Professor Black said, “We are honoured to have played a part in the design of the first two judicial primers. These will provide invaluable assistance to the courts and will be made available to every judge in the UK system."
Professor Nic Daéid said, “The development of judicial primers providing an authoritative scientific position underpinned by the Royal Society and Royal Society of Edinburgh was first envisaged by Lord Chief Justice Thomas. We were hugely privileged and honoured to be a part of guiding their development”.
Professor Rami Abboud, Director of the Institute of Motion Analysis and Research at the University, contributed to the primer on gait analysis. He said, “It was a great privilege to be part of the writing group of the Forensic Gait Analysis Primer to produce this stepping stone to relay objective scientific CCTV evidence (or lack of it) to the judiciary system. This is a forward stride to encourage in-depth scientific research to further enhance our knowledge and produce reliable patterns of identifiable gait signatures that could be presented to the judges.”
Whilst the Forensic DNA analysis primer covers an established scientific technique used widely as evidence in UK courts and many courts around the world, the Forensic gait analysis primer considers a young, relatively new form of evidence in the UK criminal courts and advises that the scientific evidence supporting CCTV gait analysis is “currently extremely limited”.
Future primers on the topics of statistics and the physics of vehicle collisions are planned.
Hard copies of the primers will be distributed to courts in England and Wales, Scotland and Northern Ireland through the Judicial College, the Judicial Institute, and the Judicial Studies Board for Northern Ireland.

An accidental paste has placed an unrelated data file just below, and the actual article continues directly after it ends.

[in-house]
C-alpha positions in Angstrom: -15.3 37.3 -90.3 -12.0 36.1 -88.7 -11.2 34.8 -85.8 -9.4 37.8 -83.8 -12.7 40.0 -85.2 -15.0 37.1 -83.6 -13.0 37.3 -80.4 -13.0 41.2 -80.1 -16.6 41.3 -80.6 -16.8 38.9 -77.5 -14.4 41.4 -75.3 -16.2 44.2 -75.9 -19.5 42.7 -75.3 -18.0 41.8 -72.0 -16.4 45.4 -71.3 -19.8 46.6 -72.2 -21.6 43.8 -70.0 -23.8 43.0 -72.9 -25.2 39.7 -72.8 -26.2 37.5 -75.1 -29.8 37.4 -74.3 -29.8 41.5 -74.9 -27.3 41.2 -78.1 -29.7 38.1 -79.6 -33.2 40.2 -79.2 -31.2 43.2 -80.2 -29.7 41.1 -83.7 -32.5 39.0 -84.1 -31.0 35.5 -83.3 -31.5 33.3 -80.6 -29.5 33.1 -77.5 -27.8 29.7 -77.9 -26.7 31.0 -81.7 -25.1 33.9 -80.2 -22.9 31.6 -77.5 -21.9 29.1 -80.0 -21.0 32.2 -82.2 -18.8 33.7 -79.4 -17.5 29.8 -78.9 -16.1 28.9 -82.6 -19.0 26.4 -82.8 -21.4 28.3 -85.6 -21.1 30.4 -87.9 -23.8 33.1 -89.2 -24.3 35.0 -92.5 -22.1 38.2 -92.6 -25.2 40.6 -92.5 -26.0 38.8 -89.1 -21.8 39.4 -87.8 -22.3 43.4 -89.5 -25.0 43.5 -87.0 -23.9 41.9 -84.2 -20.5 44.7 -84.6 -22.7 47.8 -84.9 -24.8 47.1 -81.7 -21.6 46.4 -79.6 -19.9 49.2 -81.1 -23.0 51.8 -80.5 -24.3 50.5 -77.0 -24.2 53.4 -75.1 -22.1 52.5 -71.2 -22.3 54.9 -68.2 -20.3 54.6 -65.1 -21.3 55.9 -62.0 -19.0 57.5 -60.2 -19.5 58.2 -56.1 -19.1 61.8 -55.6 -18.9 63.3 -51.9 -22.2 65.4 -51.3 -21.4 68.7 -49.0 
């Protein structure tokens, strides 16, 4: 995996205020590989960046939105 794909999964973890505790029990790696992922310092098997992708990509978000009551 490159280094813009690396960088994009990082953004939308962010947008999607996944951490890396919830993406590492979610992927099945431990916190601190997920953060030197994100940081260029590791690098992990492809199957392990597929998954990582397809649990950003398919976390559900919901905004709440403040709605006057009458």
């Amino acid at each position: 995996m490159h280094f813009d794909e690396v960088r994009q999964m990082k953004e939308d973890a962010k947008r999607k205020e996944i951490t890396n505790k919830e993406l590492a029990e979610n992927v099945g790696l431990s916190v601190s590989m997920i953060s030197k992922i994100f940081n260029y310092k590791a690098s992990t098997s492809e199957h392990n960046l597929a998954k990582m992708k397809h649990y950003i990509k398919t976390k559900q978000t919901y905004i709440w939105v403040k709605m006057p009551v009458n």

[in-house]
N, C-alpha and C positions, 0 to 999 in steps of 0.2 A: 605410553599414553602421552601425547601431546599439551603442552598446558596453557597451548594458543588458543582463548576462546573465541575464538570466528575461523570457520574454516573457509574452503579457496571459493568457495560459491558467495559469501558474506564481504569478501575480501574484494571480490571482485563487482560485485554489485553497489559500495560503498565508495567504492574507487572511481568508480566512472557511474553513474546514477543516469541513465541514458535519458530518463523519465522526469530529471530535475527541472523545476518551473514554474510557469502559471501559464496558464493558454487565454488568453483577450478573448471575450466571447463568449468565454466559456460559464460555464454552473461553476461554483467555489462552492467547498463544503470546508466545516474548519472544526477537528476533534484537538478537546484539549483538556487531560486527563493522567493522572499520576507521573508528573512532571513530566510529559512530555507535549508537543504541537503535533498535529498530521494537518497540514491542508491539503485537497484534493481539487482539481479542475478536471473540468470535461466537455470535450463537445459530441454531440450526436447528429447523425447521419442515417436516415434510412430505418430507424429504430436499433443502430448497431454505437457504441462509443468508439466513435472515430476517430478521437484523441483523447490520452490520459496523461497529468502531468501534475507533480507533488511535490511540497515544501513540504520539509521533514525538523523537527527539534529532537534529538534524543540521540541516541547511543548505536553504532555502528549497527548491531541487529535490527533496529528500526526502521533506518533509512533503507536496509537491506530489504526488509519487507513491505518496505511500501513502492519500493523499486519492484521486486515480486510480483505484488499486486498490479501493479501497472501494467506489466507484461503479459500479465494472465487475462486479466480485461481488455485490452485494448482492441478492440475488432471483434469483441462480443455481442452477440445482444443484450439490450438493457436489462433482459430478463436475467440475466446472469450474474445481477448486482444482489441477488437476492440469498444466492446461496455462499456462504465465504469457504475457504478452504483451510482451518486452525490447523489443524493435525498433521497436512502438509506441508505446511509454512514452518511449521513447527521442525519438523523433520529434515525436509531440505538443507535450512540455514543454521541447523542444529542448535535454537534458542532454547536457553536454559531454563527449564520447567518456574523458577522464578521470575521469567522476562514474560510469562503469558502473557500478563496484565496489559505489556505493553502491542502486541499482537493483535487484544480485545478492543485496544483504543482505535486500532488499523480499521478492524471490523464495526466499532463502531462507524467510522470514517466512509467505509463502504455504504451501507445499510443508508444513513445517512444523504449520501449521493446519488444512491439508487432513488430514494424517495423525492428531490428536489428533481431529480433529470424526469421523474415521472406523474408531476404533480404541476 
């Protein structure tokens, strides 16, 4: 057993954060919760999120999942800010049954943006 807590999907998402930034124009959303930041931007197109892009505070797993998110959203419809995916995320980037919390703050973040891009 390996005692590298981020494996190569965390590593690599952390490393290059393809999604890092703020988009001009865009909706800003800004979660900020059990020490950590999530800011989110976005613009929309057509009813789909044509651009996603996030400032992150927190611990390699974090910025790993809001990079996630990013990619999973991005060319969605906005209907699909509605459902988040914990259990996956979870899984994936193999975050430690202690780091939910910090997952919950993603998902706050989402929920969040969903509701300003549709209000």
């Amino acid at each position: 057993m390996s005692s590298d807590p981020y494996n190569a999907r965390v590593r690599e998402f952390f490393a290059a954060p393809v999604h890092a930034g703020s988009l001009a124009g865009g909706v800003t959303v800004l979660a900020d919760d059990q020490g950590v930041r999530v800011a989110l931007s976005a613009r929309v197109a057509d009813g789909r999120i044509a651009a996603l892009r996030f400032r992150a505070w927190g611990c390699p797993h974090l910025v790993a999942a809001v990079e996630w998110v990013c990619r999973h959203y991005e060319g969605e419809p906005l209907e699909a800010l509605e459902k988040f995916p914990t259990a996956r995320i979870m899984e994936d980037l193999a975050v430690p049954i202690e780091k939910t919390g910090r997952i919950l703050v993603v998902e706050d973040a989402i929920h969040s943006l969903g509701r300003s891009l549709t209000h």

Notes to Editors
The Royal Society is a self-governing Fellowship of many of the world’s most distinguished scientists drawn from all areas of science, engineering, and medicine. The Society’s fundamental purpose, reflected in its founding Charters of the 1660s, is to recognise, promote, and support excellence in science and to encourage the development and use of science for the benefit of humanity.
The Society’s strategic priorities are:
- Promoting excellence in science
- Supporting international collaboration
- Demonstrating the importance of science to everyone
Follow The Royal Society on Twitter (@royalsociety) or on Facebook (facebook.com/theroyalsociety).
The Royal Society of Edinburgh is a leading educational charity which operates on an independent and non-party-political basis to provide public benefit throughout Scotland. Established by Royal Charter in 1783 by key proponents of the Scottish Enlightenment, the RSE now has over 1600 Fellows from a wide range of disciplines. The work of the RSE includes awarding research funding, leading on major inquiries, informing public policy and delivering events across Scotland to inspire knowledge and learning.
For further information please visit rse.org.uk. You can also follow The Royal Society of Edinburgh on Twitter (@news_rse) or on Facebook (facebook.com/newsRSE).